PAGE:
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19 November 2010, 14:39

Browser debate: Did Microsoft cheat?

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IE Logo When Microsoft released the seventh Platform Preview of Internet Explorer 9 last Wednesday, Microsoft said that the browser had overtaken its competition in terms of JavaScript performance. Microsoft based its statement on the results of the well-known WebKit SunSpider JavaScript benchmark: according to Microsoft's tests, IE9 PP7 came out on top.

The dramatic JavaScript performance improvements of IE9 over the browser's version 8 (which is the only current browser that doesn't have a compiling engine) soon raised the suspicion that Microsoft might have cheated to achieve better benchmark results. Mozilla developer Rob Sayre found that making minimal modifications to one of the individual tests (math-cordic) in SunSpider had huge effects on the required computing time in IE9 – but not in Chrome or Opera.

On the official IE blog, project leader Dean Hachamovitch hastened to provide clarification: Internet Explorer 9 apparently uses the "dead code elimination" compilation trick, which apparently had an impact on the test in question. The Mozilla developer's modifications apparently cancelled out this optimisation. Sayre criticised the dead code elimination implemented by Microsoft as an approach that can behave unexpectedly, or produce flawed results.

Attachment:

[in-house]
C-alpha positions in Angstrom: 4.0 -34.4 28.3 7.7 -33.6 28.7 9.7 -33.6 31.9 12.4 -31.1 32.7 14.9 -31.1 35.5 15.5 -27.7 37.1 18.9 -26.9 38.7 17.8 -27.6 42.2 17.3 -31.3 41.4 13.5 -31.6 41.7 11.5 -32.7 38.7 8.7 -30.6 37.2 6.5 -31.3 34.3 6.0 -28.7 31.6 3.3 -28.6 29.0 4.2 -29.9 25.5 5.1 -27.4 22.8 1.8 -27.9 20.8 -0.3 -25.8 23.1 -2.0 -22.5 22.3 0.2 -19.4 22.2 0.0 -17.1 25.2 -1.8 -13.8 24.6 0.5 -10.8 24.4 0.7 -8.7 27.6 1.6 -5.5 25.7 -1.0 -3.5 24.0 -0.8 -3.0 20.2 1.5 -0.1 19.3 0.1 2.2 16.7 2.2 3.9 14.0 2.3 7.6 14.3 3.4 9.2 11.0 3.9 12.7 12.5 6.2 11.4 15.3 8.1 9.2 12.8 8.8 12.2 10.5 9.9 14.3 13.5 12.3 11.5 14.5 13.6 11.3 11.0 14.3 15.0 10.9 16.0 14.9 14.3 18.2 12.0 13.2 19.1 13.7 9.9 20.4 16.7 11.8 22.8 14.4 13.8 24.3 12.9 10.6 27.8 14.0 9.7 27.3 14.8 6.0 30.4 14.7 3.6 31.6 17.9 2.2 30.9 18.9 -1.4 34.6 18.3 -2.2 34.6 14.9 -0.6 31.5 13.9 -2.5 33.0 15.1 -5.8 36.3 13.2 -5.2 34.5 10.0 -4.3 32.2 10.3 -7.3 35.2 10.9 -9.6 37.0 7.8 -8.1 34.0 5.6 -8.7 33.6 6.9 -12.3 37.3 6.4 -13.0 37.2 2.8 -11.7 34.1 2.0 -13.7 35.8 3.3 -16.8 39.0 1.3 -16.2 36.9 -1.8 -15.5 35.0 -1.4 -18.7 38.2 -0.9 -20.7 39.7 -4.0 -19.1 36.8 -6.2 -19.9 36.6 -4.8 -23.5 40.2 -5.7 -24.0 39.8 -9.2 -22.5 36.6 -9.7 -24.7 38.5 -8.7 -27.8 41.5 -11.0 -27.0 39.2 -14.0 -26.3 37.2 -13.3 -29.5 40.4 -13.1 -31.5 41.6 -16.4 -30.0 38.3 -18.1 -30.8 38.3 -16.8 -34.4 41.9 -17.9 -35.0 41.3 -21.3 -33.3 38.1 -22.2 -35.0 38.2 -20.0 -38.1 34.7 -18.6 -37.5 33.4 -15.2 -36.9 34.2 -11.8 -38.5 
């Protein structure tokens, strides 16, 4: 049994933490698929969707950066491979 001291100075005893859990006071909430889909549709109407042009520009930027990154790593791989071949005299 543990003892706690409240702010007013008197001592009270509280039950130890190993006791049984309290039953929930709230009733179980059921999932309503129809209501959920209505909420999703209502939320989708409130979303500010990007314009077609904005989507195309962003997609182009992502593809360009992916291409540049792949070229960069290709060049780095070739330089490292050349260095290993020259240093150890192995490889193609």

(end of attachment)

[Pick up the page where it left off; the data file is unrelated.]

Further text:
To get a better idea, The H's associates at heise Open ran tests on a work laptop under Windows Vista and compared the JavaScript performance of IE9 with that of Firefox 3.6.12, Chrome 7, Safari 5.0.2, Opera 10.63 and the IE9 beta released two months ago. In addition to SunSpider, the Google V8, Peacekeeper, SlickSpeed and Speed-Battle JavaScript benchmarks were also run.

IE9 PP7 did indeed complete SunSpider slightly faster than Opera and Chrome, with only Firefox coming in behind in this tightly-packed field. However, IE9 couldn't sustain this result in the other tests: In V8 and SlickSpeed, Chrome came first, in Peacekeeper it was Opera, and in Speed-Battle it was Safari. In V8, SlickSpeed and Peacekeeper, IE9 PP7 came in second-to-last before Firefox (whose version 4 will offer a further optimised JavaScript engine). However, the results are close; the current Platform Preview offers consistent improvements over the beta version.

Our conclusion can only be that none of the current JavaScript engines clearly outperforms the others. All current browsers except IE8 and perhaps Firefox 3.x are doing very well. On the IEBlog, Microsoft repeatedly points out that a browser's JavaScript performance is only a small aspect of its overall performance, and that, in Microsoft's opinion, such tests as SunSpider are "at best not very useful, and at worst misleading."


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